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Q&A with Artist Craig Tinsky

Q&A with artist Craig Tinsky, whose work is  on display at JHU MCC through Oct. 30.

Hopkins  Happenings: Tell us about the exhibit.

Photo of Craig TinskyCraig Tinsky: All pieces are made of cut paper and nothing else, except perhaps glue. There are two styles of papercut images I make.  Some look like pop-art and are made of layers of different colored paper.  If I mention the iconic Obama Hope poster, it gives an idea of the impressions created by these images.  They are similar in appearance to silk screened images, like well-known Andy Warhol portraits. The other style of paperpcut I make looks like a series of ribbons of papers.  There are alternating stripes created simply by cutting precisely measured choppy lines in a sheet of paper.  The end result is similar to pixelization.  The image is made of two colors only, but from a distance, it looks like a black and white photograph (or blue and yellow etc) with gradations of color.  I call this technique Ribbon-Halftone.  A halftone is a photography term.  It usually refers to dots of black on a white background that come together to look like hundreds of different grays.  Similarly, these papercuts resemble photographs.  I developed this technique two years ago, and I am very excited by it.  

Hopkins Happenings: Tell us about the materials you use.

Tinsky: I buy colored paper from art stores, and use No. 11 surgical scalpels to do my cutting.  It is all cut by hand.  I have huge rolls of Tyvek that I also use with some frequency.  Tyvek is the paper-like material used to wrap houses.  FedEx envelopes are made of it.  It is very strong and resists tearing.  I like it for big pieces because I don't need to worry that they could tear under their own weight.  It comes in black and white.  The two largest portraits in the exhibit (each almost 4 feet high) are made of Tyvek.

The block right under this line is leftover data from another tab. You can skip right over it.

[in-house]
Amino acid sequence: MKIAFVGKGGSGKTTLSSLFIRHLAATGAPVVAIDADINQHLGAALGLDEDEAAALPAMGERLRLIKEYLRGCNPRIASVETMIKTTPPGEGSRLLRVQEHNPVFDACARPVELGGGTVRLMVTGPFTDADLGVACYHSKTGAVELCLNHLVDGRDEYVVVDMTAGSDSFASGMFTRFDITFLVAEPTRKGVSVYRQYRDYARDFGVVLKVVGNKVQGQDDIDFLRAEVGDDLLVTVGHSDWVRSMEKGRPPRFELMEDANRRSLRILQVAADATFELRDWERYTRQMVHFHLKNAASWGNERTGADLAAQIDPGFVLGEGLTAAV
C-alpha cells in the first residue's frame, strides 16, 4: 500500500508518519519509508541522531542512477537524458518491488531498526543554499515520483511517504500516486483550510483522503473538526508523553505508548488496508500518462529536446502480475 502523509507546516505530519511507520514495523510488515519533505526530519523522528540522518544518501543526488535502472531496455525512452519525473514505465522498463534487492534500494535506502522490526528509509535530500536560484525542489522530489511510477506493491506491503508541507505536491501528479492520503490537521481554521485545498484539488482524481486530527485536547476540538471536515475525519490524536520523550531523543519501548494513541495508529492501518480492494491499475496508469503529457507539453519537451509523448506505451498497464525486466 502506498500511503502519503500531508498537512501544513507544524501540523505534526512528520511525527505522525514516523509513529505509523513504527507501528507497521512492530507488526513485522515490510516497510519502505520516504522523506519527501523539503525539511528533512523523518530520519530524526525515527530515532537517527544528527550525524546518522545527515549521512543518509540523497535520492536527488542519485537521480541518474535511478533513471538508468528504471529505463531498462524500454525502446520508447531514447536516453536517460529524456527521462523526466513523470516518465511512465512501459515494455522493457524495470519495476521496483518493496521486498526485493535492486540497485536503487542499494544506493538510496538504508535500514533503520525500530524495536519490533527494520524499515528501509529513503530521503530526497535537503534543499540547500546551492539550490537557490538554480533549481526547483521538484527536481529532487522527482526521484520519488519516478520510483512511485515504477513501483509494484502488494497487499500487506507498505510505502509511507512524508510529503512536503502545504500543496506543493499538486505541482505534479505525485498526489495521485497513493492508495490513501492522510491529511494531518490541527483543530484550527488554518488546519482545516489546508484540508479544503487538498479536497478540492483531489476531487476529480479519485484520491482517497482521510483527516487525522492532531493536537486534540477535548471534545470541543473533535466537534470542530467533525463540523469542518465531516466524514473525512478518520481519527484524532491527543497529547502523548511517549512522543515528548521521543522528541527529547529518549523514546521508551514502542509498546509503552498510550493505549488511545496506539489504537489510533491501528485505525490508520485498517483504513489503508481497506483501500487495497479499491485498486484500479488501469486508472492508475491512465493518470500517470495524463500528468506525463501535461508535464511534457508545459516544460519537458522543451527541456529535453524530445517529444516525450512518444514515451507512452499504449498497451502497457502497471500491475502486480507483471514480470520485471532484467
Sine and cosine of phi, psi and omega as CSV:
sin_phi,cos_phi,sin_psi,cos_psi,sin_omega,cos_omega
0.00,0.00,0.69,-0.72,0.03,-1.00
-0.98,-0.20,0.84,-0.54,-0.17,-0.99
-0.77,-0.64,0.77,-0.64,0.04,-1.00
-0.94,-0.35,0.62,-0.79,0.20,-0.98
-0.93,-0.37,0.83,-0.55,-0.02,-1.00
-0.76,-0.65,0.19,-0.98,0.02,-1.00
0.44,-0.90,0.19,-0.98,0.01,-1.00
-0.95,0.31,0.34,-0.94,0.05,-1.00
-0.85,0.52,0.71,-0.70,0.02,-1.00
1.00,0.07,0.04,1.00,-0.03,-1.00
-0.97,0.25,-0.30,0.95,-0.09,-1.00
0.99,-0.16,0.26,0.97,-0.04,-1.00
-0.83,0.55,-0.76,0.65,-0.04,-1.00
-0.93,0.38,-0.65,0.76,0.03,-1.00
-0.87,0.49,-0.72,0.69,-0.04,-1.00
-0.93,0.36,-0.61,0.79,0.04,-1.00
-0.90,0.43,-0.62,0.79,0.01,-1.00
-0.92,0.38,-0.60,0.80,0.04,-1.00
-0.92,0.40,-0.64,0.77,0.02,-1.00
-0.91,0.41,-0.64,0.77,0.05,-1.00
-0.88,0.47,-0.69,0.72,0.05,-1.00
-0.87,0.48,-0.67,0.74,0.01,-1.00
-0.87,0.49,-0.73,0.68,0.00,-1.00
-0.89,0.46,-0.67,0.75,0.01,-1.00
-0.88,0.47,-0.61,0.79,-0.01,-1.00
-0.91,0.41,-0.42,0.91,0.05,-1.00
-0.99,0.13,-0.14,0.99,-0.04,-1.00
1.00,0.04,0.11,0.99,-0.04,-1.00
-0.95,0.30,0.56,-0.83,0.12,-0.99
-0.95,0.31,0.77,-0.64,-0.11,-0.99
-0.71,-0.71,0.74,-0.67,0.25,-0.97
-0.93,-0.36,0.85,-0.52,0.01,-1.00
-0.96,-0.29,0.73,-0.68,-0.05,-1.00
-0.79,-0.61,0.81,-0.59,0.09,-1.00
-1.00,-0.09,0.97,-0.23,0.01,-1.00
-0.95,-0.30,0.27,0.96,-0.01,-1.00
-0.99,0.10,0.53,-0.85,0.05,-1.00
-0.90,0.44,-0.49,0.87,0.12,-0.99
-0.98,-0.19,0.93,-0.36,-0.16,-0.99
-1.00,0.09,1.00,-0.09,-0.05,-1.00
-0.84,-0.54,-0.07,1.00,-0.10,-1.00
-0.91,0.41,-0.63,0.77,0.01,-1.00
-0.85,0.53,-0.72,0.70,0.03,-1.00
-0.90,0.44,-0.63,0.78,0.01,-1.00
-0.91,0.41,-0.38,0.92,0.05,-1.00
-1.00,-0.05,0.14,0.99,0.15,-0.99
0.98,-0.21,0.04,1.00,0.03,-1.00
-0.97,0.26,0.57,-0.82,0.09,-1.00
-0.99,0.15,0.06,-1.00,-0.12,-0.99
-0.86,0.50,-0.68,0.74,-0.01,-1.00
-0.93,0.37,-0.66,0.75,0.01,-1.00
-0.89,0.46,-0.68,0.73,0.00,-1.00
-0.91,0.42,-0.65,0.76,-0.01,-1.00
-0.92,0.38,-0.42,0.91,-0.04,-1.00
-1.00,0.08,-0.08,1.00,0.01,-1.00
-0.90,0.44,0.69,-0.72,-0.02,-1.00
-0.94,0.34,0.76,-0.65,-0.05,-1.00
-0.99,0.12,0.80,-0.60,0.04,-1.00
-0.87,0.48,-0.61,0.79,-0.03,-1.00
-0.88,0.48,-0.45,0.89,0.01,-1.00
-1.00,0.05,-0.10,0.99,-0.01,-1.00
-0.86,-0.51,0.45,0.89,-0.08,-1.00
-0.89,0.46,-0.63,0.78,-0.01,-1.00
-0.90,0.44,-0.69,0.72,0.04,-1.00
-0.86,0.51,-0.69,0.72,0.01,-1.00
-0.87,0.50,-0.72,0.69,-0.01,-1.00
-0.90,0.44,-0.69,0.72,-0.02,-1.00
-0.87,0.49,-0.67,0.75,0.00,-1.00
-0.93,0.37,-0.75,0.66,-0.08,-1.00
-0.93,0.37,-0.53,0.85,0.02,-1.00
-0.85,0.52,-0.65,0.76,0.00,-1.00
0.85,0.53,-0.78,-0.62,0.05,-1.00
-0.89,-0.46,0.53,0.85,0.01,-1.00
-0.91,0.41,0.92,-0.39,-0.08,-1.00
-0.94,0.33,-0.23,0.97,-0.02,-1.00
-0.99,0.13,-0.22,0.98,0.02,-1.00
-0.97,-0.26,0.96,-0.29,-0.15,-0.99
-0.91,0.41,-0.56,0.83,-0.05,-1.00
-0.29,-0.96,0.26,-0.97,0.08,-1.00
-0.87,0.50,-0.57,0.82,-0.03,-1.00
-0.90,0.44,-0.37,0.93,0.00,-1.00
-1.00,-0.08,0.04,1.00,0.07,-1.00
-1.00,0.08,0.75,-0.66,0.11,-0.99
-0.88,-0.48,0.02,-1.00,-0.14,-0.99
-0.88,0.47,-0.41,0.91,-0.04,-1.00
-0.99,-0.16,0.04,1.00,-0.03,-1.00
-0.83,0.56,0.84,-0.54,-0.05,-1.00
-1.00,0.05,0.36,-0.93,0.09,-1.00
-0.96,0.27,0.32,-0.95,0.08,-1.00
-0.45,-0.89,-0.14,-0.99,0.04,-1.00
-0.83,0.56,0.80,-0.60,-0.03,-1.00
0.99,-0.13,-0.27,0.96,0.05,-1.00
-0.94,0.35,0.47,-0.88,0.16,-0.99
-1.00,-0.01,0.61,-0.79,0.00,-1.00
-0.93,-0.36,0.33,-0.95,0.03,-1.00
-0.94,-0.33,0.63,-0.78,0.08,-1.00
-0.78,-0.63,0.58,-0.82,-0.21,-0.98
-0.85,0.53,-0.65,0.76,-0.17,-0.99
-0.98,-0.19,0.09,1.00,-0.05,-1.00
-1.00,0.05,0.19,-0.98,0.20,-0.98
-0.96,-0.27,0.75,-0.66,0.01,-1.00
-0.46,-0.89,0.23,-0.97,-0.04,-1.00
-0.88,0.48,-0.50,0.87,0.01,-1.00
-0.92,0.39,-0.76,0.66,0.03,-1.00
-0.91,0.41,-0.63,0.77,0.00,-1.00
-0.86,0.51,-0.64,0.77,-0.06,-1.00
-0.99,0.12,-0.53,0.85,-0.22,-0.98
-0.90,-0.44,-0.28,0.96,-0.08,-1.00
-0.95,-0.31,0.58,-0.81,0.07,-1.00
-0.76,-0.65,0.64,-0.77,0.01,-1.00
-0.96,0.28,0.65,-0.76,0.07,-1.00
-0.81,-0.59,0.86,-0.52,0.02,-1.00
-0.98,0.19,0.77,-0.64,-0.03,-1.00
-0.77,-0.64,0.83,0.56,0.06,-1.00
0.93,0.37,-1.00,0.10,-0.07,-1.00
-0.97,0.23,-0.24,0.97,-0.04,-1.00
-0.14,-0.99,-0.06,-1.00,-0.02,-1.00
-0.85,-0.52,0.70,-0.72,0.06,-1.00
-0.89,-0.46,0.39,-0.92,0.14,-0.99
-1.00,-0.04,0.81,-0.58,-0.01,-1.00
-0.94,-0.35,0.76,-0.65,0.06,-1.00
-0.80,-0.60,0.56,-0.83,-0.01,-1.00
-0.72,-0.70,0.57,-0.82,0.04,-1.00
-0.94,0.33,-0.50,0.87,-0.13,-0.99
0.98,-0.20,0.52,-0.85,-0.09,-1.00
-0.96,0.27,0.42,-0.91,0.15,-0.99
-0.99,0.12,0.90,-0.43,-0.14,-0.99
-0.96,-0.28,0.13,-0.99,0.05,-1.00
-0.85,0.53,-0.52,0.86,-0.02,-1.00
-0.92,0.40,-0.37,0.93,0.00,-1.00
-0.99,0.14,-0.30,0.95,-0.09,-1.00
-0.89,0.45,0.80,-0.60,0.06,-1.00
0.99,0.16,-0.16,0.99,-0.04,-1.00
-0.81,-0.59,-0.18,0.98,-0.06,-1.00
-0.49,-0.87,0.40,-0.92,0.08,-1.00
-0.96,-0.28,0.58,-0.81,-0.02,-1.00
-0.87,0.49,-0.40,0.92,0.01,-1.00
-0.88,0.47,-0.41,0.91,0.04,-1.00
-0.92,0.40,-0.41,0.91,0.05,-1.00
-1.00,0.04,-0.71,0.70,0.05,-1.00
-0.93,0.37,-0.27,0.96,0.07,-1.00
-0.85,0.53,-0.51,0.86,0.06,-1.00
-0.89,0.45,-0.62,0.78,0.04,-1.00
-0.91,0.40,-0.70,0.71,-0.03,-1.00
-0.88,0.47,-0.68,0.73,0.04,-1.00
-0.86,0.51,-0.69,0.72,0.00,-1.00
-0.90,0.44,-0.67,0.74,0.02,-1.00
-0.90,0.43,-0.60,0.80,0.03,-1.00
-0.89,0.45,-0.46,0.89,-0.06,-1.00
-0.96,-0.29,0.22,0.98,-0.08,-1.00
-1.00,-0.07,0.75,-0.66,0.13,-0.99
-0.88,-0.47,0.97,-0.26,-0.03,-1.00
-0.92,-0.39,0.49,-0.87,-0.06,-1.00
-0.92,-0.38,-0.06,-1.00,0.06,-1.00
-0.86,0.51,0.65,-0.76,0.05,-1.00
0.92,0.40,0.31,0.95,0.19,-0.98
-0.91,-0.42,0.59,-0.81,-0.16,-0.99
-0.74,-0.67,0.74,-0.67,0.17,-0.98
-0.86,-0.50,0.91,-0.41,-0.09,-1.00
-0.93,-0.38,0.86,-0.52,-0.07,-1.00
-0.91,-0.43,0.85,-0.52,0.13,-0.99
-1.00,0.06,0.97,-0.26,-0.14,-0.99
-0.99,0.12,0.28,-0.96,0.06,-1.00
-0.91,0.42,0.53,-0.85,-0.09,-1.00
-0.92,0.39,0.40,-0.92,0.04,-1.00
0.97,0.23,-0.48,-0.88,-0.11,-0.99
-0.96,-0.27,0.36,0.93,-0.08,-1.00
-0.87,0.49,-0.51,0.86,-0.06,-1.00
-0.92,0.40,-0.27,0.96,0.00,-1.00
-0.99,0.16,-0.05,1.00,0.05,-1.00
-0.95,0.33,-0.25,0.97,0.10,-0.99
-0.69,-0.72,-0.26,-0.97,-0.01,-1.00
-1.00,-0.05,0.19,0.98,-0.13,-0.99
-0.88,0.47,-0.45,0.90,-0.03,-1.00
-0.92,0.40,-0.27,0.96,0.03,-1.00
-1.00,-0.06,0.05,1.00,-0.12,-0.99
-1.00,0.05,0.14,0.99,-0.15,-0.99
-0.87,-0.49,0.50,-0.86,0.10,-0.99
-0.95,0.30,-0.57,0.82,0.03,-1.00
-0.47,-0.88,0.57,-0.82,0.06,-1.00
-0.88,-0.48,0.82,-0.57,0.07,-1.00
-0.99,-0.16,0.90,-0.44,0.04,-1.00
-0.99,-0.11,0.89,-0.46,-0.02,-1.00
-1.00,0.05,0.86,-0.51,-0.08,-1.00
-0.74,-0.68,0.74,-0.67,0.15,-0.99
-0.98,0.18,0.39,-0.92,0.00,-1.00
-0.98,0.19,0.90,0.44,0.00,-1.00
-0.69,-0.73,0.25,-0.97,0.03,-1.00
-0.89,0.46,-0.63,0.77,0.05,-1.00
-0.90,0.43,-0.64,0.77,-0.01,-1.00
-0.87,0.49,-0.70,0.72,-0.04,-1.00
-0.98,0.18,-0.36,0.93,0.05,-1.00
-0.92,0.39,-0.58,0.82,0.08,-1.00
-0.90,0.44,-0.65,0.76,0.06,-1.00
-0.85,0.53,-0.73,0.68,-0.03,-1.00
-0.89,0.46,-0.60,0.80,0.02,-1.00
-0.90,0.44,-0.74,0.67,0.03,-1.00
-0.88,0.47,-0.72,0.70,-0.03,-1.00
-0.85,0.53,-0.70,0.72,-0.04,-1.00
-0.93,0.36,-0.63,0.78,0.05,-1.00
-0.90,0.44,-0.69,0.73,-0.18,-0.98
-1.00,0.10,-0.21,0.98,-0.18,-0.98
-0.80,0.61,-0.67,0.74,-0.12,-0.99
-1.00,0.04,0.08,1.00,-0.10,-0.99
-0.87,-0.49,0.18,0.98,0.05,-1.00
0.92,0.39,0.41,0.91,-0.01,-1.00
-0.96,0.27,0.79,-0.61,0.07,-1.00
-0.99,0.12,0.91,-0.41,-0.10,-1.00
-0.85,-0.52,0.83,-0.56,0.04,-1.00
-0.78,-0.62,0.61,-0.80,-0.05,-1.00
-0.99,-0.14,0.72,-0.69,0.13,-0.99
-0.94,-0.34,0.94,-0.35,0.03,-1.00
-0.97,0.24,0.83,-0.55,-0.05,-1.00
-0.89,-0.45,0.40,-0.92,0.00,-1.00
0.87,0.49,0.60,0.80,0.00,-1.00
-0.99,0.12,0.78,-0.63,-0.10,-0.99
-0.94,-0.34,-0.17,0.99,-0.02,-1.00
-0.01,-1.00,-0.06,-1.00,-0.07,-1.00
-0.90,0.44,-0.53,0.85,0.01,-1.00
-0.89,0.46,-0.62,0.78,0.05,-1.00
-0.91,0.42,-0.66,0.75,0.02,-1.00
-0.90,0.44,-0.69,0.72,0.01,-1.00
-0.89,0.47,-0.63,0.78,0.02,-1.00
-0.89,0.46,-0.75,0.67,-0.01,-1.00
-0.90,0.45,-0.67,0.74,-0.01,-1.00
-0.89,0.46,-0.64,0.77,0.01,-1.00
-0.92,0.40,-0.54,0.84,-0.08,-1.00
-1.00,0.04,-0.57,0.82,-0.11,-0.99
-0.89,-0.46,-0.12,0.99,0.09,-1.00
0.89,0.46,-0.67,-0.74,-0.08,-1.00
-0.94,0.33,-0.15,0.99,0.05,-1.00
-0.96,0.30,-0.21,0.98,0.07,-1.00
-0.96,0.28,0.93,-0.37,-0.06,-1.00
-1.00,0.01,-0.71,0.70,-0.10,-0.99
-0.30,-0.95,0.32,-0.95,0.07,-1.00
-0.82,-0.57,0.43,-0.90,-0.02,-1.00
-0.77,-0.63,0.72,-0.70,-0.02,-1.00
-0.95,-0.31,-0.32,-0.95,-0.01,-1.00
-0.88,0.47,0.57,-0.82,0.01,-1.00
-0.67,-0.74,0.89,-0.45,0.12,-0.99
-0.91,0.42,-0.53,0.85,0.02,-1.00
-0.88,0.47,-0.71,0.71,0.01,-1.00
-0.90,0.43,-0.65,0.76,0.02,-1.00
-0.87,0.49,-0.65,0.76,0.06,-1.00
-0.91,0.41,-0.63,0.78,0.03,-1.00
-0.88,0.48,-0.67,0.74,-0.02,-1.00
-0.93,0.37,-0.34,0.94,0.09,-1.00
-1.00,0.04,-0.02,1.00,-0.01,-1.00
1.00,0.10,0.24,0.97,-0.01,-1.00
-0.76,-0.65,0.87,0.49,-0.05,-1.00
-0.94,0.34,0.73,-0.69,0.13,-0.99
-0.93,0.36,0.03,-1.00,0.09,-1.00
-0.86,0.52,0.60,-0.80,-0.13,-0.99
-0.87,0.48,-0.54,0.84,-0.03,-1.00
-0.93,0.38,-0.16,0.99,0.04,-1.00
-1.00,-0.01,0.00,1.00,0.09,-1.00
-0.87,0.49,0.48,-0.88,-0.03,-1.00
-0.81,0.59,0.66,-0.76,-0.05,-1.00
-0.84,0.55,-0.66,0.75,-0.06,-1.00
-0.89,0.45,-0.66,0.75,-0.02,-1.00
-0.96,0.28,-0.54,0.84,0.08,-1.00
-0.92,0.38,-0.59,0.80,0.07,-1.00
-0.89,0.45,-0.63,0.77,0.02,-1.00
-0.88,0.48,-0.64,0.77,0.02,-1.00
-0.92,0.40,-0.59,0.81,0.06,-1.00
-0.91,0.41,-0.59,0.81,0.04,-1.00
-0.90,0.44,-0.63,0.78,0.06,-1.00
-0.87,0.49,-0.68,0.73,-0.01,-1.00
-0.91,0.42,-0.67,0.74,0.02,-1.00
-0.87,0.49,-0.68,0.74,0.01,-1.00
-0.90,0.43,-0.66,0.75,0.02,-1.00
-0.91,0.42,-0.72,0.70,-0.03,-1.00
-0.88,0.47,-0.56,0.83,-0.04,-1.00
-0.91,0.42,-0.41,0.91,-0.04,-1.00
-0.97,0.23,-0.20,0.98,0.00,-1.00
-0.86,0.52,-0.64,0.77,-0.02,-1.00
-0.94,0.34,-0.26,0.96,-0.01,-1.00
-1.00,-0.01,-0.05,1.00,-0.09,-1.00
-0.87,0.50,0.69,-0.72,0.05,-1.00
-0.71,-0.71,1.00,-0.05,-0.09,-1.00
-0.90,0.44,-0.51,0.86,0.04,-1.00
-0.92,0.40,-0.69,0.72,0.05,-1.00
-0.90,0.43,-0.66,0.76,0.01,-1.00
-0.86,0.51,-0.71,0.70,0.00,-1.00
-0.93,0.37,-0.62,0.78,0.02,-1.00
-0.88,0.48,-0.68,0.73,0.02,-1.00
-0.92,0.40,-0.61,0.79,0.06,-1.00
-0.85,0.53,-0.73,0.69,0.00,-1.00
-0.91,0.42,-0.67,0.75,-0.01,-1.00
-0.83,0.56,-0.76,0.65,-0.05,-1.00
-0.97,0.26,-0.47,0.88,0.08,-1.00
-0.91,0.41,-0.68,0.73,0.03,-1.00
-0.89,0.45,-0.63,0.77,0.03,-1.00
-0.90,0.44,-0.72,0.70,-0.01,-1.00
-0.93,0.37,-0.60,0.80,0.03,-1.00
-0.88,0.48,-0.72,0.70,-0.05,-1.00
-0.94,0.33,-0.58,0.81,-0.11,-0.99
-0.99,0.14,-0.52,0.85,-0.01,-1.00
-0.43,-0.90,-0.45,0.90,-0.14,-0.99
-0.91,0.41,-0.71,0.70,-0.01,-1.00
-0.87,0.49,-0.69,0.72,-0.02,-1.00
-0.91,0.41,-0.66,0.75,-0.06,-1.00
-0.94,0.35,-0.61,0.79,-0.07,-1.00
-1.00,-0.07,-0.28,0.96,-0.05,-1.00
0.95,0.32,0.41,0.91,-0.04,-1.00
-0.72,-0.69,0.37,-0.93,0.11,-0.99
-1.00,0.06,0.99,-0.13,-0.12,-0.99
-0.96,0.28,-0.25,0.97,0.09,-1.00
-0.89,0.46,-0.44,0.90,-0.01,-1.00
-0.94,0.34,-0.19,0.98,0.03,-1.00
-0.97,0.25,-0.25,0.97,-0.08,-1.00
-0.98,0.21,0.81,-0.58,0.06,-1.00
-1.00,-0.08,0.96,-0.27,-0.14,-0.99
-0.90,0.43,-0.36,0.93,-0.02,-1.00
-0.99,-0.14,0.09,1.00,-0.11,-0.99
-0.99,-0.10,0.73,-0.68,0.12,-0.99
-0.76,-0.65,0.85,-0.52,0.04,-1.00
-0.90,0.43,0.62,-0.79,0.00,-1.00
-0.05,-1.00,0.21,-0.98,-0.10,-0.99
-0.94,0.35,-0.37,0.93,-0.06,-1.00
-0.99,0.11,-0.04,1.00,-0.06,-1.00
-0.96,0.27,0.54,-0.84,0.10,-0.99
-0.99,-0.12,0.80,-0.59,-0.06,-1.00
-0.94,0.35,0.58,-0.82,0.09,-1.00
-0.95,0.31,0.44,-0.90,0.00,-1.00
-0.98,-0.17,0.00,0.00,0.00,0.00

Hopkins Happenings: What do you hope someone looking at the exhibit experiences or learns from your work?

tinsky statue of libertyTinsky: I hope that people enjoy the images and the fact that the pieces are nontraditional portraiture.  People often ask if it wouldn't be easier for me to draw or paint the same pictures.  The answer is "yes," of course it would be easier.  The fun for me is not necessarily the product, but the project.  How do I get this image out of that material just by cutting holes?  I've seen a fellow at the boardwalk who will write your name on a grain of rice.  You may not care for that, but you must admit that it takes more talent than writing your name on a watermelon.   I hope that viewers enjoy the style, the medium, and the whimsy.

Hopkins Happenings: What is your inspiration?

Tinsky: I see each piece as a challenge.  A large part of each image is not rendered by me.  It is inserted by the viewer.  I create portraits that are missing information.  The arrangement of the cut ribbons suggests what was there, and the viewer's brain puts in the missing information to re-create what it expects it should be seeing.  You may look at a portrait, and think you see individual hairs on the subject's head, or freckles on his nose.  As you approach, you may not even be able to distinguish a nose at all.